Today my feet are nice and cozy in a pair of Merrell slippers. Like 90 percent of shoes, they were made in China. But it’s not just shoes that I want to talk about today, but feet too.
Merrell’s corporate code of conduct:
I couldn’t find one on their site. Contact them and ask them what’s up with that: The environment and labor practices both factor into my shopping decisions.
I scanned your website for your corporate code of conduct and couldn’t find one. Could you please direct me to it?
(I’ve sent this already and received a response. Let’s see if anyone else gets one and then we’ll compare. My response seemed kind of canned.)
Labor conditions in the shoe industry in China: Well, it is China. When I visited there in 2007, I met workers who put in nearly 100 hours per week, even though the Chinese labor law stated they weren’t to work more than 44 hours. The workers would clock out and then go back to work, as if making our shoes is a privilege.
Still, going barefoot sucks and non-Made in China shoe options are limited.
I was speaking to a group of Labor Studies faculty awhile back and the subject of fair trade shoes came up. I stated that I haven’t seen a pair of fair trade shoes in which I would run a marathon (note: I was recently ask to run a marathon and am considering it). They found this remark distasteful, but because they couldn’t directly argue the matter, they said, “Maybe we need to change our lifestyle – stop running marathons.” Now there is a campaign I wouldn’t want to touch: Stop Exercising! We Americans are tubby enough already.
Our Feet: Today you can’t turn on the news without hearing something about our carbon footprint. Even my favorite TV show, 24, has reduced their carbon footprint and now claims to be carbon neutral. This is great. More and more corporations are jumping on board and offering environmentally-friendly products. I’ve seen shoes made from hemp, others glued with glue that does less harm, and shoes packed in boxes that are 100 percent post-consumer recycled. As an engaged consumer, I’m happy to have these options. Still, I want more. What about the feet? We care about our footprint on the world, but what about our impact on one another. Saving the environment is in style, but concern for the workers who make our shoes isn’t. Don’t believe me? Call up any shoe company and ask them how they reduce their impact on the environment. They’ll likely have a long list of ways their trying to do this. Then ask them about what they are doing to ensure that the workers who make their shoes are being treated fairly. You’ll soon find yourself lost in the corporate phone chain. I’m glad to have the option of buying environmentally-friendly shoes, but what I’d really like to see is a pair of socially-conscious shoes. Know of any?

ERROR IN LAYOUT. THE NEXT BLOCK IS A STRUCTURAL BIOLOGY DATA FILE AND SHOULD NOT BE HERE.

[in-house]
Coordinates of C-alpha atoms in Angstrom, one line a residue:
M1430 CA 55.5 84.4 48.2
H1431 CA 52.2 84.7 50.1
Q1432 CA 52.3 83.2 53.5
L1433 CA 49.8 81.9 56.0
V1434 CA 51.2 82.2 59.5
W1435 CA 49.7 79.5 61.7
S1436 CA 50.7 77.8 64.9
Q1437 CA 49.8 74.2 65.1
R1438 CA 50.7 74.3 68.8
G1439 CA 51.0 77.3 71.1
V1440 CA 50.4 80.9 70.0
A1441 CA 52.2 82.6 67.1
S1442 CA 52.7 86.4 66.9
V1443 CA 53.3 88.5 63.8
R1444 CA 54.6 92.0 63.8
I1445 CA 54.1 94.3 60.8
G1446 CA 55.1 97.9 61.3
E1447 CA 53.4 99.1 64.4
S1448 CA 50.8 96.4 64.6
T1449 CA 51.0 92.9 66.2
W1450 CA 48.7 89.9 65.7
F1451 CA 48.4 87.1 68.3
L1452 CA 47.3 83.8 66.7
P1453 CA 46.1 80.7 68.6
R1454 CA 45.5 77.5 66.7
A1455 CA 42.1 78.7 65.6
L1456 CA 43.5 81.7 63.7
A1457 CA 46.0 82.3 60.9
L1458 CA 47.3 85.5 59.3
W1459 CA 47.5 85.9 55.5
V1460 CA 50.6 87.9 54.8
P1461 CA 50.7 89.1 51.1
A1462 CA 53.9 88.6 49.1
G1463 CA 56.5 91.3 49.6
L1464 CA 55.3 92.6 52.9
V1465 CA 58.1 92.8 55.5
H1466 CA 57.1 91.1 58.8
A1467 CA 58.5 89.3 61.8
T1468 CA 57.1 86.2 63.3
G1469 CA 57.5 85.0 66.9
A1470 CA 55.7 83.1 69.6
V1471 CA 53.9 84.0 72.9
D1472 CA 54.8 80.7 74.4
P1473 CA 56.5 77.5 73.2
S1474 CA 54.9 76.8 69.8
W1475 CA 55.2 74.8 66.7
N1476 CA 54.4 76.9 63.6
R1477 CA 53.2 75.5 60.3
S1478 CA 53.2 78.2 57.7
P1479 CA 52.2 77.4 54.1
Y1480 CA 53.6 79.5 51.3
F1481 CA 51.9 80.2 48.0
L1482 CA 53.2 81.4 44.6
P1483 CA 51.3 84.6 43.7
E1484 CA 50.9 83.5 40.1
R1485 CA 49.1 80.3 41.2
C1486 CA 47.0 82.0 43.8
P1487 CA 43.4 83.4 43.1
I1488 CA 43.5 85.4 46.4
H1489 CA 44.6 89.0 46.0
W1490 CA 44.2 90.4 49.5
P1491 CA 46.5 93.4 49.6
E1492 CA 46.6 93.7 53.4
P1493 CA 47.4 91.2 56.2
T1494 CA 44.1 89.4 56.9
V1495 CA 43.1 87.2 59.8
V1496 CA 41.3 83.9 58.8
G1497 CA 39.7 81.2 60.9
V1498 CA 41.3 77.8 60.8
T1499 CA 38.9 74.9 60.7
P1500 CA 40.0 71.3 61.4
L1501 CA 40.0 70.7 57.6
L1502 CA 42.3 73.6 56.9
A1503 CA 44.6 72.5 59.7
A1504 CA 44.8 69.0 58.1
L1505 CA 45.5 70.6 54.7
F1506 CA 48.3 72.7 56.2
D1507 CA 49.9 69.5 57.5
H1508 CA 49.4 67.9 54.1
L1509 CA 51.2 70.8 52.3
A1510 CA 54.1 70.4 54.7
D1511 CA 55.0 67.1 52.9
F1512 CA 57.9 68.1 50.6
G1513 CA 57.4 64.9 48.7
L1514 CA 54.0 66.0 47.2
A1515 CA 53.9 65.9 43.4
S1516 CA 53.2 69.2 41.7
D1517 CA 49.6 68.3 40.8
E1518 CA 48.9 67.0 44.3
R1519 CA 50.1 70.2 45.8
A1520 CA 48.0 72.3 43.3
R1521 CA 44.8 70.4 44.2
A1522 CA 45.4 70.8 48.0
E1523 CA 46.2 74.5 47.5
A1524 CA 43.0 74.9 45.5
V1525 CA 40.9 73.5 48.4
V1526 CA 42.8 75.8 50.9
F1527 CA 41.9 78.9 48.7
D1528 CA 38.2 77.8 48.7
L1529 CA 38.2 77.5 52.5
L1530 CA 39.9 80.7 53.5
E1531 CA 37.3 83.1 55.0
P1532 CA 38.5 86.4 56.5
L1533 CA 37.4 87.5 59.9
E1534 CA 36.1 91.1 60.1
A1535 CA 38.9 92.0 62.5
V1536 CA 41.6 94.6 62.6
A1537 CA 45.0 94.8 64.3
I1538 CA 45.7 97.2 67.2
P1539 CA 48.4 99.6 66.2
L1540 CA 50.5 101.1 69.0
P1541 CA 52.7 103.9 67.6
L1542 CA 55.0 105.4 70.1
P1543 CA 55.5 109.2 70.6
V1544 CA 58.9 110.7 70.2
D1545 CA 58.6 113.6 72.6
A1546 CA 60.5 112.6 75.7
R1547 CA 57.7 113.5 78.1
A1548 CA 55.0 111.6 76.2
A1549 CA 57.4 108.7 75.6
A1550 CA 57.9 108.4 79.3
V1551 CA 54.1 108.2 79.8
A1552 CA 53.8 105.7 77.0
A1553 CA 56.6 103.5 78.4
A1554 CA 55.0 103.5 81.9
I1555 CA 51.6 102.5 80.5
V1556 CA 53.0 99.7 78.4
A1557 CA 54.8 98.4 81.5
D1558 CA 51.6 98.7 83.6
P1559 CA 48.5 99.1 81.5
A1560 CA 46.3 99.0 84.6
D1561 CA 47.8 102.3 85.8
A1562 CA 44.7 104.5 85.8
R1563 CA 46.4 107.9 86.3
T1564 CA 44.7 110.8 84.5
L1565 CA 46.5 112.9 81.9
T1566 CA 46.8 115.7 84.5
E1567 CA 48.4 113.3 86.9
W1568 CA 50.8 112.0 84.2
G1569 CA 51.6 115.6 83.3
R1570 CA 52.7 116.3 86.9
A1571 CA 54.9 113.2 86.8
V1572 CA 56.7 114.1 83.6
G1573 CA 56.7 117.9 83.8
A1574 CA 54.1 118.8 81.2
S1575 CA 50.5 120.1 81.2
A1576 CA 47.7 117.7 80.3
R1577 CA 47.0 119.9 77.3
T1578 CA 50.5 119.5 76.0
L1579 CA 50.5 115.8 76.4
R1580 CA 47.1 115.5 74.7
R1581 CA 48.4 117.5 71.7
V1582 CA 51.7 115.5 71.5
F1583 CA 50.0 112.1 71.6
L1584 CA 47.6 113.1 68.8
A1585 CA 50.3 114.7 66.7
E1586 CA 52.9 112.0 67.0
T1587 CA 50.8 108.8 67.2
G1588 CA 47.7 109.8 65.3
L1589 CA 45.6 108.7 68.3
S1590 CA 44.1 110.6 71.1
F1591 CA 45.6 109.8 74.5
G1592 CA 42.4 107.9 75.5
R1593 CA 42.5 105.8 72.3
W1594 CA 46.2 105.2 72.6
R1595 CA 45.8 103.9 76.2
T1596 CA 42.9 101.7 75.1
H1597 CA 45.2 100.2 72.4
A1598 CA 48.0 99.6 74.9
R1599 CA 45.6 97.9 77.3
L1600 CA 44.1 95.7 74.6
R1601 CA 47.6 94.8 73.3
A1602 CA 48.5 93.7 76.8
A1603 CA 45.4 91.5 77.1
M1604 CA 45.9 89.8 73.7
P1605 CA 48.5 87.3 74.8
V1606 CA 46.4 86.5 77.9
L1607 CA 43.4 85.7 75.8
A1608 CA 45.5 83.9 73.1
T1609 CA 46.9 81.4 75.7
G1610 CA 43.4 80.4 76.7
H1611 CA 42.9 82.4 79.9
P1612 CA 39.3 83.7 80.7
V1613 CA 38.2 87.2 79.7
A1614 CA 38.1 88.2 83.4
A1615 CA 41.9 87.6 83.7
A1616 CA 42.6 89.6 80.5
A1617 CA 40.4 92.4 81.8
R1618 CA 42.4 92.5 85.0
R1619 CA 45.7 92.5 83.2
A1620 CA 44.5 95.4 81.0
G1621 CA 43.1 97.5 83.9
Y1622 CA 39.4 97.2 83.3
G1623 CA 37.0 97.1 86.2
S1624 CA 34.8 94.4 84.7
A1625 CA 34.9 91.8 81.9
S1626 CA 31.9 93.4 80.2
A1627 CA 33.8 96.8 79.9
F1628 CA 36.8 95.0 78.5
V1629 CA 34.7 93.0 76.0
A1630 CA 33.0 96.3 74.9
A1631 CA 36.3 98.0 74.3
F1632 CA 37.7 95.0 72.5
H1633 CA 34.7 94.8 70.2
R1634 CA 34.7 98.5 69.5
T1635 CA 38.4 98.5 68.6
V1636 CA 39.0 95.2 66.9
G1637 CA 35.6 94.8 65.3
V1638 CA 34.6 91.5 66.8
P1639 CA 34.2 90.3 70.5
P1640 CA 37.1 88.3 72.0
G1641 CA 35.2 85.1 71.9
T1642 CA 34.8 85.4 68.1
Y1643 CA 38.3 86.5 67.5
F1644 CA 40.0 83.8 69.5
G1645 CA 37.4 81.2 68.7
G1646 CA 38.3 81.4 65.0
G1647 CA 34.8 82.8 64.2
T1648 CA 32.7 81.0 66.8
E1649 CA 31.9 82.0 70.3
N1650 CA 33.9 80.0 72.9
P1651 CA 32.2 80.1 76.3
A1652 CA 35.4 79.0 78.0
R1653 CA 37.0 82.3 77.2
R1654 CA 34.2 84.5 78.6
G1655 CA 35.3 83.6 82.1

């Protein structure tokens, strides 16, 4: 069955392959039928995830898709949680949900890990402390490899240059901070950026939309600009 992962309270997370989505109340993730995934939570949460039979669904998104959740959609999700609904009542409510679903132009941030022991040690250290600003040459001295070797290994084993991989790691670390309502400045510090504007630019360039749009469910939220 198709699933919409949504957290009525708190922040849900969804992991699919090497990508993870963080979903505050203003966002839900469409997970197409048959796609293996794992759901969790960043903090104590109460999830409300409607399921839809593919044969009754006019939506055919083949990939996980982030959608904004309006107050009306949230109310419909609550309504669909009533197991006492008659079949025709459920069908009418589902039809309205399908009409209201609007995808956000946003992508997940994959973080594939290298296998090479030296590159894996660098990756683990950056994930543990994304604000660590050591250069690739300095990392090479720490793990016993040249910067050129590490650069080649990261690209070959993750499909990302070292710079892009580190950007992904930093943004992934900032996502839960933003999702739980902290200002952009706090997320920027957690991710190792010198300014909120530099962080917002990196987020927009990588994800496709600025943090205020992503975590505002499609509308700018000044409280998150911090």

Here are a few that have been brought to my attention:
Tom’s shoes: Would make a good replacement for my house slippers, but not tennis shoes
Sole Rebels: Ethical footwear from Ethiopia
Of course, I wouldn’t want to run a marathon in Tom’s or Sole Rebels shoes, but I’m not really sure that I want to run a marathon at all. I’m worried about my feet.
Kelsey Timmerman is the author of Where Am I Wearing? A Global Tour to the Countries, Factories, and People That Make Our Clothes. He has flat feet.